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Solid meaning of the 5 kakaars

Discussion in 'Questions and Answers' started by Rory, Jul 23, 2012.

  1. Rory

    Rory
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    The 5 Ks are obviously a very important way of reminding us about Waheguru throughout the day, and I think most of us attest to understanding the meaning behind the 5 Ks, but do we really?

    I've read many different interpretations for each of the 5 Ks.
    Some are very clear and some are not; going to try and see if we can come to a unanimous agreement about the meaning of all 5 Ks, because it is something that bothers me when I hear vague or even contradicting explanations.

    Kara has been described as a symbol showing the eternal, unbroken relationship between a Sikh and Guru. Without much explanation, I've also heard it being described as a symbol of righteousness and honor. Another proposed meaning is that it represents the ownership of Sikh by Waheguru, because it resembles the shackle worn by a slave - what are your thoughts here? It seems the meaning of the kara is generally interpreted by the circular shape and strong metal it is made of, indicating endlessness and unbreakability in the relationship of Waheguru and Sikh.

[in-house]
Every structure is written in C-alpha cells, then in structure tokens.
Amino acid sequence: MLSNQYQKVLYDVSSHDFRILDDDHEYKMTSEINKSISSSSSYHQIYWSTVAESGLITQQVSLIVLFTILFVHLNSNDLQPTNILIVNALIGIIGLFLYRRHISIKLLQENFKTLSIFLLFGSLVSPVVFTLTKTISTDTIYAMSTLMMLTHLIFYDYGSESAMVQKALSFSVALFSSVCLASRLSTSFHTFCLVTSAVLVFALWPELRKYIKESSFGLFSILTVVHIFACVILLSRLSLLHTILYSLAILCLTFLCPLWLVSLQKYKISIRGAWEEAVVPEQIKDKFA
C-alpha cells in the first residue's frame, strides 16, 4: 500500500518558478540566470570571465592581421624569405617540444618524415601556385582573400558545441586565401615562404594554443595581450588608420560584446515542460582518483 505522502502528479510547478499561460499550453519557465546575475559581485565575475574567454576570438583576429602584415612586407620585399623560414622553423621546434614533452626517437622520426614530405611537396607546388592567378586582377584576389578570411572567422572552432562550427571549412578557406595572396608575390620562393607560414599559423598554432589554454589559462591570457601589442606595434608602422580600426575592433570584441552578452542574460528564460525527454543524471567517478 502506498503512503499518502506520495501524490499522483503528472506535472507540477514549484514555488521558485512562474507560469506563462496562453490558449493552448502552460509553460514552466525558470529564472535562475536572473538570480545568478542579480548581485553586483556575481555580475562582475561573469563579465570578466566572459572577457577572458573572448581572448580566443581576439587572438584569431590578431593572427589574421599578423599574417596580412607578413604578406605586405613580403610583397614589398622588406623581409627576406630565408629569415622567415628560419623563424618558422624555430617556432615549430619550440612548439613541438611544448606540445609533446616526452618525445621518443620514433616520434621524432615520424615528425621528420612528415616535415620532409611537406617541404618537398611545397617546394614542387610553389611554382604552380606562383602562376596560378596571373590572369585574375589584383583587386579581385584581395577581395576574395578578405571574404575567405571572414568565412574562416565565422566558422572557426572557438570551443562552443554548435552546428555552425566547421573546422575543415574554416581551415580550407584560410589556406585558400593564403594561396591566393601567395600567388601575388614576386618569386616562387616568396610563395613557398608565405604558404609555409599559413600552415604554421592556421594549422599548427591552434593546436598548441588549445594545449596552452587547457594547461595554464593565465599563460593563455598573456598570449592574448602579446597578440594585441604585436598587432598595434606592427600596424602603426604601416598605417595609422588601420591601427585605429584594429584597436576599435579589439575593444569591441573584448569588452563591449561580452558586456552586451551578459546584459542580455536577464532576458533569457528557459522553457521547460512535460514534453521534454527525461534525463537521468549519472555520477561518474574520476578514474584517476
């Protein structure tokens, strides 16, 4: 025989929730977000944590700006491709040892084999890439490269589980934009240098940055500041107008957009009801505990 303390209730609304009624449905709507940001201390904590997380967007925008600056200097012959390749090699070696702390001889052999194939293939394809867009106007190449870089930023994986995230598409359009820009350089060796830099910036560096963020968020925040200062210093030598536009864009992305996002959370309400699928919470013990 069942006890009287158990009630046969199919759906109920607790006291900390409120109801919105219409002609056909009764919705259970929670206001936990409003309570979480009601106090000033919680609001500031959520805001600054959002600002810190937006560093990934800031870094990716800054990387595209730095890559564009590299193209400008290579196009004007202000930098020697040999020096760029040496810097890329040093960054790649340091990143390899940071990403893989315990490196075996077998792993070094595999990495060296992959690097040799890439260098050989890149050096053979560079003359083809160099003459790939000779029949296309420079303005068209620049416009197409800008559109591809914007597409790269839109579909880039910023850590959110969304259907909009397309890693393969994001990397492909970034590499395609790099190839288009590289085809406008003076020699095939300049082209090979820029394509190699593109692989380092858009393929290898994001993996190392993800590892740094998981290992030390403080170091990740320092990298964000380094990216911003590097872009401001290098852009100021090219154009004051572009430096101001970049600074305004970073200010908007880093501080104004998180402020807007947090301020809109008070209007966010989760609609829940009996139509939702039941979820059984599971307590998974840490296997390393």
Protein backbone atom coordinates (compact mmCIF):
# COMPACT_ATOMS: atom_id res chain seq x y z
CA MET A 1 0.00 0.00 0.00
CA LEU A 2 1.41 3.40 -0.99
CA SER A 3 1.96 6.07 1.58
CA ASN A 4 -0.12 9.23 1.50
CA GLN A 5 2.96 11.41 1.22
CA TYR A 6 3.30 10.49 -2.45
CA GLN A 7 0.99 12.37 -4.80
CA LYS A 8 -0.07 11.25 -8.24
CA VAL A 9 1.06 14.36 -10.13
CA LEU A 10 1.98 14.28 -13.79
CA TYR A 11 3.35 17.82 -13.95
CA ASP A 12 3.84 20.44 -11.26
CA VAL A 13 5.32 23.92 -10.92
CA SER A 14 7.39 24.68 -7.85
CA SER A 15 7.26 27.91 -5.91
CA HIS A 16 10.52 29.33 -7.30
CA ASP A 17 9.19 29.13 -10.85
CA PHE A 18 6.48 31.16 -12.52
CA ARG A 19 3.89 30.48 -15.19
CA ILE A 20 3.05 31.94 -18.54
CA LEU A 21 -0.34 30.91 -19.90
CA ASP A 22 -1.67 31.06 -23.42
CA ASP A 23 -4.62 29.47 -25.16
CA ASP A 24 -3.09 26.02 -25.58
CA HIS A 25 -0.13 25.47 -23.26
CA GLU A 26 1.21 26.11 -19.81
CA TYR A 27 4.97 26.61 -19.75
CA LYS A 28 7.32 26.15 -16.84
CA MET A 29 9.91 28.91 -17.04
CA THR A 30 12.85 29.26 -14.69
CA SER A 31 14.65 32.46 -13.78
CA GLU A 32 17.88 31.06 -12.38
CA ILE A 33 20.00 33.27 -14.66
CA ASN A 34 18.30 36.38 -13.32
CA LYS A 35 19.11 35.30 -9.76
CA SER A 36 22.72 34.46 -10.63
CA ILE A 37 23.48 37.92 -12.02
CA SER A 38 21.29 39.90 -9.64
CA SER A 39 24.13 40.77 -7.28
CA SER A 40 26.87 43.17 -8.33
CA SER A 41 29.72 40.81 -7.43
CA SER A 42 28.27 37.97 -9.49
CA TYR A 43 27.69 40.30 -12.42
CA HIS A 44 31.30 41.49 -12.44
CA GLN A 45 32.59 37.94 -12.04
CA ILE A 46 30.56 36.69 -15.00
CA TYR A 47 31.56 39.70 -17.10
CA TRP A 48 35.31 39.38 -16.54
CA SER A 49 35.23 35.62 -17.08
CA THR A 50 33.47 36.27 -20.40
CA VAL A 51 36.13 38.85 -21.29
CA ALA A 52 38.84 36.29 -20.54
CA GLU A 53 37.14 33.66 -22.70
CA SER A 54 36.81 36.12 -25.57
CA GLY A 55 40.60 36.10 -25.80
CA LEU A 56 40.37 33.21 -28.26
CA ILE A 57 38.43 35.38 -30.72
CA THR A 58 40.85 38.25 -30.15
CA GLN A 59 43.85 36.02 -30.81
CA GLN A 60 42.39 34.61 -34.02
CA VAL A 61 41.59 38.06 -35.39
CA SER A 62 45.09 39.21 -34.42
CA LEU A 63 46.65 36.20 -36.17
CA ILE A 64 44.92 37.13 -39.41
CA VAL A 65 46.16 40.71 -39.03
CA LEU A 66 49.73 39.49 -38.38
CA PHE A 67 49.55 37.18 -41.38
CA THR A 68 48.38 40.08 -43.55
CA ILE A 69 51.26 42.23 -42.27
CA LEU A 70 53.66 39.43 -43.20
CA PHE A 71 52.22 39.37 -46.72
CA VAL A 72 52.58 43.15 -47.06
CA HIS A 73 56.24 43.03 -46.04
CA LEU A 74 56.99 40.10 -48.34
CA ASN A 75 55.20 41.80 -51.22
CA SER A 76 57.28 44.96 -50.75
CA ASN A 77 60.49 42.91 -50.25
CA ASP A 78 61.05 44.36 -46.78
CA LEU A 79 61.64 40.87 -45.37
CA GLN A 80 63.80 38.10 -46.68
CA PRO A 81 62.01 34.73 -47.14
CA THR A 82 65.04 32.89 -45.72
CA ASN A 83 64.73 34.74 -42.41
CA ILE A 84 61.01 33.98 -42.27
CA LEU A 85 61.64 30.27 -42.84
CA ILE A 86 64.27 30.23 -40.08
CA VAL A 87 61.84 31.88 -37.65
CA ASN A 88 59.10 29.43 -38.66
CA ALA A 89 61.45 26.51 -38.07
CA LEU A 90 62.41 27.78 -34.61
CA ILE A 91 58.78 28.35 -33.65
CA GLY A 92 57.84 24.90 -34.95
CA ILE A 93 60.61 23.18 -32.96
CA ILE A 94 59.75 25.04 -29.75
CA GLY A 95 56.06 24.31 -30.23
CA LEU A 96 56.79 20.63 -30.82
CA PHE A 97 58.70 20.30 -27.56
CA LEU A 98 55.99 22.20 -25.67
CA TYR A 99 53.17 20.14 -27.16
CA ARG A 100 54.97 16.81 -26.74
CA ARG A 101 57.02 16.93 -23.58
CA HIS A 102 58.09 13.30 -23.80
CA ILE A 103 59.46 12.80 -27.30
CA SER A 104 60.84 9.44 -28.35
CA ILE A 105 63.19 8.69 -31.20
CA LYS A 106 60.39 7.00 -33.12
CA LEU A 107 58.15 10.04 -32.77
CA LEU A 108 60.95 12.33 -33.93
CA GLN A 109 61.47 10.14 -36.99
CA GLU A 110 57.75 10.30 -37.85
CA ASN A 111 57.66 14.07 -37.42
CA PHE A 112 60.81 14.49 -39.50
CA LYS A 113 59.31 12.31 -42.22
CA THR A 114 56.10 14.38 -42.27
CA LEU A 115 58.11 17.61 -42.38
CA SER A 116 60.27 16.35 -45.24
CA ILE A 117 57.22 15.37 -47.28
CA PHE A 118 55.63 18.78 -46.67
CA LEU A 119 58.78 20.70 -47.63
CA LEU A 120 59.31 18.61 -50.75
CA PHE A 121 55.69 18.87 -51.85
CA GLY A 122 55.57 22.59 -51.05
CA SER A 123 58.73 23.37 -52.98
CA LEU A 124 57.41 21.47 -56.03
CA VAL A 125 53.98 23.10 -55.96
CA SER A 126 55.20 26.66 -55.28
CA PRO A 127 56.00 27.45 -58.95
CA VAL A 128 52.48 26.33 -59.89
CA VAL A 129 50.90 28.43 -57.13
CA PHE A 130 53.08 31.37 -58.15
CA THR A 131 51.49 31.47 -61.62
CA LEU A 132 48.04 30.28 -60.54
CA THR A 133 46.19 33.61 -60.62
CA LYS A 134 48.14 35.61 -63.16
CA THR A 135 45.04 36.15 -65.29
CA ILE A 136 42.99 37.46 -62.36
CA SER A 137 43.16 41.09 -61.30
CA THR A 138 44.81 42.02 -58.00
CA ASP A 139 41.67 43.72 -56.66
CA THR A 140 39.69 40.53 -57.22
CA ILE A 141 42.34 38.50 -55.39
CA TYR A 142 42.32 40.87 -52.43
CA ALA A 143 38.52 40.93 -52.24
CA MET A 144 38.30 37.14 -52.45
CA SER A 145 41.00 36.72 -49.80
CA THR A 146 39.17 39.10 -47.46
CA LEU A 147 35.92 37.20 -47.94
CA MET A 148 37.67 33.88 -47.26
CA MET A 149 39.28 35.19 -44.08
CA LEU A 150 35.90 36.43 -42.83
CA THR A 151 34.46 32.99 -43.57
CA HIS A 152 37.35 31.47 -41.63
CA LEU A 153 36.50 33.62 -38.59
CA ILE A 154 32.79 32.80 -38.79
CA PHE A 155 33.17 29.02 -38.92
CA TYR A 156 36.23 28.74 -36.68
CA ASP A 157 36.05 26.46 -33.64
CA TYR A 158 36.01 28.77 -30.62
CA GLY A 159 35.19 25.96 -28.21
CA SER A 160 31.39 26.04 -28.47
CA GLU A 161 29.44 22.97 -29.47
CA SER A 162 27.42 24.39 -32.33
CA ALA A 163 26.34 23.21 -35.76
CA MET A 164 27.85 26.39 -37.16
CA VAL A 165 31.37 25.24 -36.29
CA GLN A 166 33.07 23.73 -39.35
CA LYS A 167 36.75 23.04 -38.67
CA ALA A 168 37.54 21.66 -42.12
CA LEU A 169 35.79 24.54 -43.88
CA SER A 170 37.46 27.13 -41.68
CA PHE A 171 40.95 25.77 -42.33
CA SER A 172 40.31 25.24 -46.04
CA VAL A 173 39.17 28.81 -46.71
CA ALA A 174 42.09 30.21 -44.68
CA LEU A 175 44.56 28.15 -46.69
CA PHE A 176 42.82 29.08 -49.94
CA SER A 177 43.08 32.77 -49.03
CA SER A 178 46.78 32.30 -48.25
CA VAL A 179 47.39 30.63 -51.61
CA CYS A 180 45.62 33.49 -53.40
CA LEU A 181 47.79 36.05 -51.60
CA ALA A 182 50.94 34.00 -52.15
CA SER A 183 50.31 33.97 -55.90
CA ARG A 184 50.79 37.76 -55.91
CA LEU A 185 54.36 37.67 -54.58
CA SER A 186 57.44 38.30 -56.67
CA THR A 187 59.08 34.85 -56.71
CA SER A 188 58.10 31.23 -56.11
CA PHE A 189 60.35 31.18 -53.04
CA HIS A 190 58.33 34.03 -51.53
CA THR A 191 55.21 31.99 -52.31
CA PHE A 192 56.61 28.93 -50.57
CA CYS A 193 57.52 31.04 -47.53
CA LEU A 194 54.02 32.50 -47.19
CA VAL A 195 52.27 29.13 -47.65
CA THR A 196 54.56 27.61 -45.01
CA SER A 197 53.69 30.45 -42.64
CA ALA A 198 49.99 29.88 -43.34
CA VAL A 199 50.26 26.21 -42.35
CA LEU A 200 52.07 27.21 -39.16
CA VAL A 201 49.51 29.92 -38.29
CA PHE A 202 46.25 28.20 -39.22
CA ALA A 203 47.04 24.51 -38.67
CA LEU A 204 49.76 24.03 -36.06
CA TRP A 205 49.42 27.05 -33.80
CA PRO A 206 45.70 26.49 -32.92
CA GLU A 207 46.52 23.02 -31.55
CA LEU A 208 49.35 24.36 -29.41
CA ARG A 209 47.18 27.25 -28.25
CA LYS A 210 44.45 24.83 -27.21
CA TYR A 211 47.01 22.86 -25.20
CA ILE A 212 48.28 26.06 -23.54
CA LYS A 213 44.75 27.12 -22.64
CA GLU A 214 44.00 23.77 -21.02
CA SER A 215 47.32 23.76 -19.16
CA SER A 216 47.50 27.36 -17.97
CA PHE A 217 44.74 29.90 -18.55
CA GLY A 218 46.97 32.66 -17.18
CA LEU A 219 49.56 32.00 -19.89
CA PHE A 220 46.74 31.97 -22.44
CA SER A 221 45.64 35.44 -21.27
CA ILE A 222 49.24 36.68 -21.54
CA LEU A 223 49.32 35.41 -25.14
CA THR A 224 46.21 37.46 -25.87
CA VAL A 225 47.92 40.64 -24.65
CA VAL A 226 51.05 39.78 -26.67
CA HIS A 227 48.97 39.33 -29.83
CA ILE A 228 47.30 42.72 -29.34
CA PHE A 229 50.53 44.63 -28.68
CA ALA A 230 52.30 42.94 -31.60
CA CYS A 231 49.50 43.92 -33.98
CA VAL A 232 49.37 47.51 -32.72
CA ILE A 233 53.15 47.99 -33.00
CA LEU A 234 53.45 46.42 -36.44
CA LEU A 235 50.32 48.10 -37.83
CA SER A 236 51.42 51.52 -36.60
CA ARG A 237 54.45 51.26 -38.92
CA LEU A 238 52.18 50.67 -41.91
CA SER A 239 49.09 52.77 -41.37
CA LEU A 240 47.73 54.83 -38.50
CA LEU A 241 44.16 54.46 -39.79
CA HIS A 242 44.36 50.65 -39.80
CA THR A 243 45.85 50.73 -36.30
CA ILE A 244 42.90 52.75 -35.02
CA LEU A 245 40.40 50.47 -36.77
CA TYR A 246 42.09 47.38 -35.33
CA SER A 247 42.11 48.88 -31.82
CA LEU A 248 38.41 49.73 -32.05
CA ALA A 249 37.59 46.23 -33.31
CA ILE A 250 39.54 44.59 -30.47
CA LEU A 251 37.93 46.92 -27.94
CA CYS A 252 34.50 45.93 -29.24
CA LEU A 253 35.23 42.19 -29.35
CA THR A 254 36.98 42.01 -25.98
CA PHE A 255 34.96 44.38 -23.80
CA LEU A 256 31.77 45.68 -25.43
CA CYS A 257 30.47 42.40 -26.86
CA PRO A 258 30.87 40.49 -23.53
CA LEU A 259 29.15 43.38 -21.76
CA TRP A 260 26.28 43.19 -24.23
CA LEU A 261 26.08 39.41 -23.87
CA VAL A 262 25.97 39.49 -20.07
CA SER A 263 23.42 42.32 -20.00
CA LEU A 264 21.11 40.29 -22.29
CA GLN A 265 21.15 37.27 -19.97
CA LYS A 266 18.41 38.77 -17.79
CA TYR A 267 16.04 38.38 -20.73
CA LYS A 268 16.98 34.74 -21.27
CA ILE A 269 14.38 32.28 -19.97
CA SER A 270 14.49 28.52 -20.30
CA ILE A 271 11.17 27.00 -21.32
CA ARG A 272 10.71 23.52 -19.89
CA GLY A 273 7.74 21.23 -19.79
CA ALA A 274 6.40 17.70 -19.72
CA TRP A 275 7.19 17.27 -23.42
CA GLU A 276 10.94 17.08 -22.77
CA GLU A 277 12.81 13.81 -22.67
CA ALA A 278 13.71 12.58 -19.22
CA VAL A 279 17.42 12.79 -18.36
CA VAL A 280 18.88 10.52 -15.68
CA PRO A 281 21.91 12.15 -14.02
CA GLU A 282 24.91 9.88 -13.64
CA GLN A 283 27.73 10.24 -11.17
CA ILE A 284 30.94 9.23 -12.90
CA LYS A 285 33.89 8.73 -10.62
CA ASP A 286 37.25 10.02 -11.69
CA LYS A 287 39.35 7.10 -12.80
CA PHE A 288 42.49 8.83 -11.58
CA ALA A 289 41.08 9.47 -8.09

Kirpan has been described as a symbol of defending truth, defending honor, defending righteousness and defending the weak from injustice. I think the kirpan probably has the most clear meaning, in that it simply stands for fairly, actively defending what is good - would everyone agree with this?

    Kes also seems to be quite a simple reminder of hukam - even though people question the validity of kes (for instance, a thread while back in which there was a lengthy discussion about why we should/should not also cut our fingernails, etc.), I think the meaning behind kes is quite well understood - hair grows back because God has designed it this way, and thus it should generally remind us of hukam; that which God has decided to be so, should be left so.